Hey there, time traveller!
This article was published 20/12/2014 (919 days ago), so information in it may no longer be current.
Stop Bipole expropriations
I was shocked and appalled to see the notices of expropriations for Bipole III in the Dec. 18 Free Press.
According to the notice, the expropriations were dated Oct. 15 and confirmed by the minister responsible on Nov. 24.
Why were the expropriations kept secret until Dec. 18?
The deeper question: Why are the government and Hydro continuing to rush headlong down this mad path when there is such strong opposition to proceeding?
Opposition to Bipole III has been expressed by many competent and knowledgeable people: independent consultants, two former premiers, the former chairman of the Public Utilities Board, several First Nations and Métis groups and many others. Are they all wrong?
There are significant issues that need to be dealt with before Manitoba makes further commitments and expenditures that will cost future generations dearly.
Expropriations must be halted while Hydro's plans are reworked.
Secretary, Manitoba Forward
Premier Selinger's damn-the-torpedoes, scorched-earth approach to Bipole III continues.
Last week, farmers in the Red River Valley learned from a number of community newspapers they no longer own some of the land they owned the week before.
How could this happen when Manitoba's Expropriation Act provides for an inquiry before an expropriation action is finalized?
The answer is Selinger and his newly reconstituted cabinet, weakened but still obedient, passed an order-in-council on Nov. 19, waiving the inquiry -- reminiscent of his decision to hike the PST without a referendum.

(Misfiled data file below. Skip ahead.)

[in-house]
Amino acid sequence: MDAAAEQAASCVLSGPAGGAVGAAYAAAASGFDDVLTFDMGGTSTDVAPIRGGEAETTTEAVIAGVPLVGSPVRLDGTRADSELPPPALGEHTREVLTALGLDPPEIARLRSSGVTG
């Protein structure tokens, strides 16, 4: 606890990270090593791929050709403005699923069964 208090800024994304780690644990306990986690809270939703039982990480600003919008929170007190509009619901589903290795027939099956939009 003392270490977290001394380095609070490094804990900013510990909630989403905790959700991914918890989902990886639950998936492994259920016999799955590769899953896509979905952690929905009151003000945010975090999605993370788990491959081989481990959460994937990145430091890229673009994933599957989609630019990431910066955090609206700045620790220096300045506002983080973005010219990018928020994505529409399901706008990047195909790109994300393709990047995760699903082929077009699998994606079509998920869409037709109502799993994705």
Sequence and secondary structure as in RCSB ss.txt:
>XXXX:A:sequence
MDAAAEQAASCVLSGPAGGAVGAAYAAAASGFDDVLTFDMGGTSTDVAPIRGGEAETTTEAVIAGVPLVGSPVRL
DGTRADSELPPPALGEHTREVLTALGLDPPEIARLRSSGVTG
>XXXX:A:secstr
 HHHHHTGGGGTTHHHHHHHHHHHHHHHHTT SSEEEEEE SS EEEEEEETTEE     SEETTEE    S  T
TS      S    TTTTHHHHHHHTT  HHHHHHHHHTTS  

Only Manitoba Hydro and the government know exactly how many landowners are involved because Schedule A, which lists the properties involved, is not part of the publicly available order. The number may exceed 150.
This is a new low for Manitoba Hydro, which has had to expropriate only once before in its 95-year history -- in 1961, on a single property near Grand Rapids.
Bipole III Coalition
Spending wisely on kids in care
Here's an idea -- maybe instead of paying contract companies to "care" for kids in hotels, sufficient and consistent funding should be put in place for staff and programs that could provide proper care for these vulnerable children (Kids-in-hotels program to change, Dec. 18).
How do you justify spending $25 an hour for less-than-desirable care when many dedicated individuals working directly with children and youth are making just slightly over minimum wage?
A skilled, trained and experienced youth-care practitioner can make more money working at Starbucks than in the field that they are trained in.
The job of being premier
This is the season for goodwill, generosity, and kindness -- so why is our premier getting so little?
He made a mistake when he sought to quiet the complaints about infrastructure. Now the opposition is like a dog with a bone, growling about a one-percentage-point hike in PST.
Let's let Greg Selinger do the work he was elected to do. If you want a different premier when it's time for the election, vote for your preference.
Frankly, I don't see anyone on the horizon who could do a better job.
People should remember Theresa Oswald is just as guilty as Greg Selinger for the serious problems facing Manitoba (Oswald's in: She wants top job, Dec. 19).
During her time as health minister, Manitoba ranked last in health-care outcomes, and she was in charge when Brian Sinclair died in an emergency room.
Oswald and Selinger are two heads of the same NDP coin.
Give the gift of life
Come on Manitobans -- this Christmas season, sign up for life (Giving the gift of life, Dec. 19).
Become an organ donor, and keep a card in your wallet that indicates your decision.
Manitoba does not have enough donors to meet the needs for transplants. Becoming an organ donor will not only help another person, it will help your family be aware of your wishes.